The appeals procedure for graduate students in the School of Public Health will follow different paths, depending on the nature of the student’s appeal. The various types of situations and the appropriate appeals avenues are as follows:
8030.10 Admissions Appeals
At the graduate level, a person who wishes to appeal an admission decision first discusses the matter with the Director of the Office of Academic Assistance and Career Services (OAA) within 5 working days of the date of the denial. If the question is not settled there, a written appeal must be submitted to the OAA Director within 10 working days of the date of the denial or the date of the denial discussion with the OAA Director. (Workdays are counted as Monday through Friday except university staff holidays.) The director will present the appeal to the appropriate Admissions Committee, which will examine the facts presented. The OAA Director, on behalf of the committee, will make a recommendation to the Associate Dean for Academic Affairs. The associate dean will render a written decision to the applicant normally within 10 workdays of the date the applicant’s letter was received by the OAA Director. See Section 1100 of the Graduate Catalog for University level appeals of admission decisions.
8030.20 Petitions for Policy Waivers and Variances, and Appeals, and Student Complaints, Concerns, or Grievances
Petitions for Policy Waivers and Variances, and Appeals Procedure
The petitions for policy waivers and variances, and appeals procedure for students will follow different courses depending on the nature of the student’s appeal. Please refer to University Information Section 1050.80 under Polices and Disclosures in this catalog or visit http://enrollment.gsu.edu/assistance/ or the Student Code of Conduct online: http://codeofconduct.gsu.edu/ for details.
Student Complaints, Concerns, or Grievances
Similarly, the student complaints, concerns, or grievance procedure for students will follow different courses depending on the nature of the student’s appeal. Please refer to University Information Section 1050.80 under Polices and Disclosures in this catalog or visit http://enrollment.gsu.edu/assistance/
8030.30 Appeal of Exclusions, Dismissals and Terminations
Terminated, dismissed or excluded graduate students with questions about their status should first discuss their situation with the Graduate Advisor in the Office of Academic Assistance and Career Services (OAA). Following this discussion, students who believe they have extenuating circumstances may submit a written appeal of their termination or exclusion to the Director of OAA. The director will review the information submitted in support of the appeal and the student’s total record. The director will then make a recommendation to the associate dean for academic affairs, who will make the decision regarding acceptance or denial of the appeal. The student will receive a written response from the school normally within 10 workdays of the date the appeal is received. (Workdays are counted as Monday through Friday except university staff holidays.)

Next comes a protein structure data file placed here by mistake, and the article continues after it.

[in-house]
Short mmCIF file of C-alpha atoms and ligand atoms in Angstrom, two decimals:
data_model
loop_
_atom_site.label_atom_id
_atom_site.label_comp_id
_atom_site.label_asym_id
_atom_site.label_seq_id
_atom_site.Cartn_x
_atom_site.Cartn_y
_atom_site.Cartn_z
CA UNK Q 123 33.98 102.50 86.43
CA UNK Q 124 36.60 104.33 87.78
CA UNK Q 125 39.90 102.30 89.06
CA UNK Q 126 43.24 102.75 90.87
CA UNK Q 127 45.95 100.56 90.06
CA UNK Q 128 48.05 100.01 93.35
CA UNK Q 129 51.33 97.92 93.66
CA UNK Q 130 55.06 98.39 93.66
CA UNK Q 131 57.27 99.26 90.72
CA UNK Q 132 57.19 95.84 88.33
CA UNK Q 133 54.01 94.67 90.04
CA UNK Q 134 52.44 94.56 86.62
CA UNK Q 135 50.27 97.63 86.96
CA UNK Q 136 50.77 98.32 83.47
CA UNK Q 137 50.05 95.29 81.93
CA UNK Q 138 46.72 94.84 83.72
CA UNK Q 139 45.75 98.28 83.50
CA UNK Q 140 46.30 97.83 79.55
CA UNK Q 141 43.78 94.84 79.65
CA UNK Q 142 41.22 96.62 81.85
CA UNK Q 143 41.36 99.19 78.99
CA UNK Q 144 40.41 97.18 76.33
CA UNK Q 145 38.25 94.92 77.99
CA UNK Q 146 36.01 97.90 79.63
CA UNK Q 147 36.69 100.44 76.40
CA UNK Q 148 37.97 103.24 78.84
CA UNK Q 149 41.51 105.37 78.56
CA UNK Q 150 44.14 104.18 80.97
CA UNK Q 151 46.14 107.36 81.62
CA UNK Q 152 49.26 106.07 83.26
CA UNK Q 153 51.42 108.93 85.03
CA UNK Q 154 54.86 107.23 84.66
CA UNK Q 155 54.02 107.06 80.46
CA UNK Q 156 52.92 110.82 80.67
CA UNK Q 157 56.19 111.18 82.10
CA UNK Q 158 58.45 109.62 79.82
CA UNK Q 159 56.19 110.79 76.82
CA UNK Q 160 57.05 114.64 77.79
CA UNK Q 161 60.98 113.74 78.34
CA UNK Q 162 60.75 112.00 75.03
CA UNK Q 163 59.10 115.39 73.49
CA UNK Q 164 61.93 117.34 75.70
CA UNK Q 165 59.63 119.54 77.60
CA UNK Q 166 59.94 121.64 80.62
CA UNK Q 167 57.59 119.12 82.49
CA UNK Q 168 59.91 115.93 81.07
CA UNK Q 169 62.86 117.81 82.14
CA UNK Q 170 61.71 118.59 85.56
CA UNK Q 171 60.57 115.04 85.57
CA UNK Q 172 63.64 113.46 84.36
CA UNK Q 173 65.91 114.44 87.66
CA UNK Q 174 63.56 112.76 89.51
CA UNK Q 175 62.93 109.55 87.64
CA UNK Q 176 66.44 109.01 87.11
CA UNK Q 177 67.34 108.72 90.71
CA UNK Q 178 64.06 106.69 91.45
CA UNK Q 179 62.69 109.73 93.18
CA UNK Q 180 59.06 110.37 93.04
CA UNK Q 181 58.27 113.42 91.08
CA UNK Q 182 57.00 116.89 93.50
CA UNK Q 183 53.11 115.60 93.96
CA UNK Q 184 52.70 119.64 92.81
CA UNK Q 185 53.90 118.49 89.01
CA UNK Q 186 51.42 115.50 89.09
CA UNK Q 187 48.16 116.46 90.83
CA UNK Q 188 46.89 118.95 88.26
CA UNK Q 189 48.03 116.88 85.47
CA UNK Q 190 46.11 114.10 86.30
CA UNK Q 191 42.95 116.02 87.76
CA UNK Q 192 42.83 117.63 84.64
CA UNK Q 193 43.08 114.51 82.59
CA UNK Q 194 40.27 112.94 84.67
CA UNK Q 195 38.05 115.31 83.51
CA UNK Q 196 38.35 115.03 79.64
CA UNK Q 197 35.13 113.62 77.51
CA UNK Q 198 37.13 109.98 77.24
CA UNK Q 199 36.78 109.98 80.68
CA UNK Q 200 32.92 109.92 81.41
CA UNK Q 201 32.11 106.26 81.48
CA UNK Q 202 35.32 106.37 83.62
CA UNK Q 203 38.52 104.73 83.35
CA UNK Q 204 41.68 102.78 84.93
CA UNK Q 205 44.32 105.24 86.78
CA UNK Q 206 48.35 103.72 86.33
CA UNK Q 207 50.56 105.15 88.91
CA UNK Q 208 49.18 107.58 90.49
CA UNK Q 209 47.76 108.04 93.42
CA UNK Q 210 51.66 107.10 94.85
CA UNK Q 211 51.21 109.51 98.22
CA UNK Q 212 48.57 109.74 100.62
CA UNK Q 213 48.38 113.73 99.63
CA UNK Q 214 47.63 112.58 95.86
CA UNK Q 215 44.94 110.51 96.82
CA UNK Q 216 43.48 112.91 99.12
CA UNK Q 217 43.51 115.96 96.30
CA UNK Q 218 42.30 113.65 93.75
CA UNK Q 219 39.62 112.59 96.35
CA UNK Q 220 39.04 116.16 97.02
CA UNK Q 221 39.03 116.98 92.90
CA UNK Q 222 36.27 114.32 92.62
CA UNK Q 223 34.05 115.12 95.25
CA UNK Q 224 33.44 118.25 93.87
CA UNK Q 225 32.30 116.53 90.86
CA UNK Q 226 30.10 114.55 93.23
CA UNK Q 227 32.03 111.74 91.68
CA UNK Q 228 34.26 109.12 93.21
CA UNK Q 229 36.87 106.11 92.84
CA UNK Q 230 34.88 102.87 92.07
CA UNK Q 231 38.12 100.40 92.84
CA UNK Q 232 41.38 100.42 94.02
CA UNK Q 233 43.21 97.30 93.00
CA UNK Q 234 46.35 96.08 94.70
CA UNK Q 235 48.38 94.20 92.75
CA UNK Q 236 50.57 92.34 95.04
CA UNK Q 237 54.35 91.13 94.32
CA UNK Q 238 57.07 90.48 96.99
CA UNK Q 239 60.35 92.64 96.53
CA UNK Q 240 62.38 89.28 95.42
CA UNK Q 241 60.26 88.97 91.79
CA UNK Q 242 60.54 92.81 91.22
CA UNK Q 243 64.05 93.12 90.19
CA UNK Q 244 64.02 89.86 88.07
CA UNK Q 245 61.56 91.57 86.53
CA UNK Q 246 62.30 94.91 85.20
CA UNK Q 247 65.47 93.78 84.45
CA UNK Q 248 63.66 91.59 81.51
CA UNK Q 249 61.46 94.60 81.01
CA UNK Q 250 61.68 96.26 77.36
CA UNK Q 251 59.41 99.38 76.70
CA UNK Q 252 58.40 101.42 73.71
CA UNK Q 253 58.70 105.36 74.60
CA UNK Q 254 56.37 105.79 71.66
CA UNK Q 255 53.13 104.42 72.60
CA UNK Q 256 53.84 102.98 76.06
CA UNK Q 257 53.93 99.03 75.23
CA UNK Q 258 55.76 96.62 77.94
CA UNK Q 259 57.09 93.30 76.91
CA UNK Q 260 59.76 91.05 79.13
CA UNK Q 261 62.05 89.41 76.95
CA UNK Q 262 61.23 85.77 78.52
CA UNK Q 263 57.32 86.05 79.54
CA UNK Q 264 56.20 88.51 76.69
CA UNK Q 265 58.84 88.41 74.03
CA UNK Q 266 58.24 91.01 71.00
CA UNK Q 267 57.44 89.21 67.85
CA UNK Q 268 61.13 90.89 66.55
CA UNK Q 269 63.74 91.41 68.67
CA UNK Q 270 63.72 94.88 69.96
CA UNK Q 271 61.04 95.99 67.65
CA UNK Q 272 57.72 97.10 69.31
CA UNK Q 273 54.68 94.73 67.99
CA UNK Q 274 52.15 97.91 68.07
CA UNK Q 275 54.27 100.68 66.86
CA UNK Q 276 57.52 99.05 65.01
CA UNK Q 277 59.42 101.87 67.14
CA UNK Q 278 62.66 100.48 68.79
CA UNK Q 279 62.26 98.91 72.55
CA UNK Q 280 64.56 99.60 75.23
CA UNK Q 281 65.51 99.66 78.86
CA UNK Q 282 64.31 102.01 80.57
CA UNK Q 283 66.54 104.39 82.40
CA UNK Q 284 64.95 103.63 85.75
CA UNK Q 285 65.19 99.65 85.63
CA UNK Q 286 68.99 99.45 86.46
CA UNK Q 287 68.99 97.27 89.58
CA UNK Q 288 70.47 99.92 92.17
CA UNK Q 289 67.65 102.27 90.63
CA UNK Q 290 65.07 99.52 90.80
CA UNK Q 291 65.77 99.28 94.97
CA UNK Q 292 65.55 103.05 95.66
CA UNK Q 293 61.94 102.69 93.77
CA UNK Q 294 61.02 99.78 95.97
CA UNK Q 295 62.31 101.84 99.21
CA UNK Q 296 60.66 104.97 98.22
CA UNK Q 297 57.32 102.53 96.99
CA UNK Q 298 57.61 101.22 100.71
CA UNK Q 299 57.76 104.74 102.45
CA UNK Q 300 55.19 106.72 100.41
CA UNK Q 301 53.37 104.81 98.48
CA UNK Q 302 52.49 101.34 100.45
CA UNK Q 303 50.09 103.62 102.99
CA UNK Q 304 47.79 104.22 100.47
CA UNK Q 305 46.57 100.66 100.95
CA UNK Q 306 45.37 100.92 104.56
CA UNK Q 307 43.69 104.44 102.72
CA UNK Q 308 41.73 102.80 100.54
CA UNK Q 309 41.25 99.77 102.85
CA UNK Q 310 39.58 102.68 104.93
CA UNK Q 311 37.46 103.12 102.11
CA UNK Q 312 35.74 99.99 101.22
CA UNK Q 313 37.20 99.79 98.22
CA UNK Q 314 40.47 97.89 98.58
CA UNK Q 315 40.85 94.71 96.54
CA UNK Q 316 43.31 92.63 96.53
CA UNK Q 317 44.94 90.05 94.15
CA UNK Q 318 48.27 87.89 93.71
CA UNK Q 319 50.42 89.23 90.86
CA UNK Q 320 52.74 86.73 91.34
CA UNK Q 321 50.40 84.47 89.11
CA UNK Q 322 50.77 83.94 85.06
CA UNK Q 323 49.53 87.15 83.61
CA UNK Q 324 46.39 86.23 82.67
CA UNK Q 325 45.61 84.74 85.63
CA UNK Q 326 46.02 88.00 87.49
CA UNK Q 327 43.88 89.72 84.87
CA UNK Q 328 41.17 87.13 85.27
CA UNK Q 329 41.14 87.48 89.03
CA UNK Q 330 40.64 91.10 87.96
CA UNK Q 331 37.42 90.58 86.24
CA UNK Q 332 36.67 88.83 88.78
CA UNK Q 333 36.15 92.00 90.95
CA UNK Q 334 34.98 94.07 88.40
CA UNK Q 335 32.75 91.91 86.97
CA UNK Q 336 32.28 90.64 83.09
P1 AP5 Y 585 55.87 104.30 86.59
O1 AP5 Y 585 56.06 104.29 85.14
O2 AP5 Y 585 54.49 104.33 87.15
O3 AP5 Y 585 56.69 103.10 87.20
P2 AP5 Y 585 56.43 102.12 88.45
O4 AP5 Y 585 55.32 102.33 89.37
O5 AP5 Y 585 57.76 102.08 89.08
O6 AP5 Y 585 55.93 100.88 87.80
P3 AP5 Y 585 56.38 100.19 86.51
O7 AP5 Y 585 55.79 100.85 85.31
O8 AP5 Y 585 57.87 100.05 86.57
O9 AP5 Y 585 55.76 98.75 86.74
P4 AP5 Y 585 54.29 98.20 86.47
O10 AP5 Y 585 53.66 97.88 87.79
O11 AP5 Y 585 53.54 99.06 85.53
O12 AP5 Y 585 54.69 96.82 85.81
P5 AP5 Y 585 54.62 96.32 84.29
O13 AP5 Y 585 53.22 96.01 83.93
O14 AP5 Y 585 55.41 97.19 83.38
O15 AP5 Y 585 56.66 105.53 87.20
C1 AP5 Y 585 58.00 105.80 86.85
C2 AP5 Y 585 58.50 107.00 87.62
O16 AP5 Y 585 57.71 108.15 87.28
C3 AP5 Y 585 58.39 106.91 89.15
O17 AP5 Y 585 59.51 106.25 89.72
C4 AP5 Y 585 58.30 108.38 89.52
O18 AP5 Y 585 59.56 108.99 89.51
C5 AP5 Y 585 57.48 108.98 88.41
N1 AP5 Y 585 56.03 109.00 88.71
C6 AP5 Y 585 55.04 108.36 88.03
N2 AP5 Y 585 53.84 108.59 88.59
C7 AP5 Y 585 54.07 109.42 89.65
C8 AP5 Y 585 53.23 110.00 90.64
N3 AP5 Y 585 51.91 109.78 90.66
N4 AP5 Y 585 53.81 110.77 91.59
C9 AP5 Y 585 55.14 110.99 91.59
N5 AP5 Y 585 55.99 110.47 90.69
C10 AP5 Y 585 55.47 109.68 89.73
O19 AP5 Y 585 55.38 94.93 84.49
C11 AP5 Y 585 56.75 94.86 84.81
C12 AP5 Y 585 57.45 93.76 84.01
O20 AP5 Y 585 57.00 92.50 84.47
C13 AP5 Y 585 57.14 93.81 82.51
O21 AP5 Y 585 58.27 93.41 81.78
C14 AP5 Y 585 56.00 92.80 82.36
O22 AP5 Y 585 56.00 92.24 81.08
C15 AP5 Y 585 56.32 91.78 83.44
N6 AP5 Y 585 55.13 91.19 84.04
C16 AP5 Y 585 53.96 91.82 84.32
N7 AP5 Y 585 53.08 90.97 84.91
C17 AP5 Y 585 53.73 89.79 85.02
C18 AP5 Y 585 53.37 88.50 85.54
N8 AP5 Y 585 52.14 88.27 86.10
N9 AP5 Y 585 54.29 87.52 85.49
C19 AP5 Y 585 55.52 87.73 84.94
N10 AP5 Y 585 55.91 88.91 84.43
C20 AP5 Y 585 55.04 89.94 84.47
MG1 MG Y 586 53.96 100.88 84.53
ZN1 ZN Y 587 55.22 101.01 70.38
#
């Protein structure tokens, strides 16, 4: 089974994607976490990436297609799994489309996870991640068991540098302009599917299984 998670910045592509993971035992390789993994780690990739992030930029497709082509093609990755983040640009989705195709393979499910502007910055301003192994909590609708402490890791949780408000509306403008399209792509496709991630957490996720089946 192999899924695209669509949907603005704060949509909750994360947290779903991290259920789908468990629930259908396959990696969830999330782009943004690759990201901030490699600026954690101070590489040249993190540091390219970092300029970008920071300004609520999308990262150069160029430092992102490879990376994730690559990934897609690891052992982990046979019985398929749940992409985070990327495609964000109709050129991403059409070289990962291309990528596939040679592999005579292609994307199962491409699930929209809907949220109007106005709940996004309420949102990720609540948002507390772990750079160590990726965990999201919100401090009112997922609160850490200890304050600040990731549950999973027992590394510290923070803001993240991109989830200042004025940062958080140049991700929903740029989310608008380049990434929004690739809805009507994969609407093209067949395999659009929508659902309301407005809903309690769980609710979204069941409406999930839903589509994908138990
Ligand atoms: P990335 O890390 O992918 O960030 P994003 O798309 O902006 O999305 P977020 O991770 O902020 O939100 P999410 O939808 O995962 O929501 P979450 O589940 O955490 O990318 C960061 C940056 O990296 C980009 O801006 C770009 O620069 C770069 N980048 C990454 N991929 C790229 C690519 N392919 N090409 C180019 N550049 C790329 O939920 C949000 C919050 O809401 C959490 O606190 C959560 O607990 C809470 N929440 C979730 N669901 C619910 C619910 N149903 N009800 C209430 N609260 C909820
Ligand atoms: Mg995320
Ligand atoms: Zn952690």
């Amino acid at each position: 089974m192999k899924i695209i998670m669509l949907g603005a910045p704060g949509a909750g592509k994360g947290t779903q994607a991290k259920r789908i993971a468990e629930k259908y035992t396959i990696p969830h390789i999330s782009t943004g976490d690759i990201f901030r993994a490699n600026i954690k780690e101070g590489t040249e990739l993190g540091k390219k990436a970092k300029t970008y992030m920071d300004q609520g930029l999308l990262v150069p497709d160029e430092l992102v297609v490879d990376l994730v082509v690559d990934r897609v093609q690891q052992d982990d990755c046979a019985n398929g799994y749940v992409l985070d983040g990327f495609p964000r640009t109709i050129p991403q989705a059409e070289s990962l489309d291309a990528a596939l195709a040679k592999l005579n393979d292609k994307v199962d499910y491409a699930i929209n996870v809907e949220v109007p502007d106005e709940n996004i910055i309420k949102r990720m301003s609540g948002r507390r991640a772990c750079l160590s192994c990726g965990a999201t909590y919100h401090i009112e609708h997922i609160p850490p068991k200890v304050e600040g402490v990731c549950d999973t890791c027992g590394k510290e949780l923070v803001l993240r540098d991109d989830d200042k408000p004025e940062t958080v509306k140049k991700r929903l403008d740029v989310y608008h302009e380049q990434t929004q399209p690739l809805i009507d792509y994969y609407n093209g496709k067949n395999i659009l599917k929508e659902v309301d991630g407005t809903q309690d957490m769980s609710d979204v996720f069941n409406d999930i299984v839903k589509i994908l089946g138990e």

Requests for such consideration must be submitted, in writing, to the director of OAA within 10 workdays (defined as Monday through Friday except university holidays). Students should write their appeals completely, but concisely, and include all facts germane to their case. Documentation should be provided, where possible, to substantiate statements made. Specific dates of the beginning and ending of particular problems should be included. Only circumstances described in the written and signed appeal as initially submitted will be accepted from the student; oral appeals are not permitted, nor are requests to submit additional information after the appeal has been reviewed. Appeals must be dated, signed, and include the student’s home address and telephone numbers (work and home).
Having been enrolled in too many courses relative to job requirements or other responsibilities or having continued to enroll while experiencing personal, work, or health-related problems very rarely constitutes such extenuating circumstances.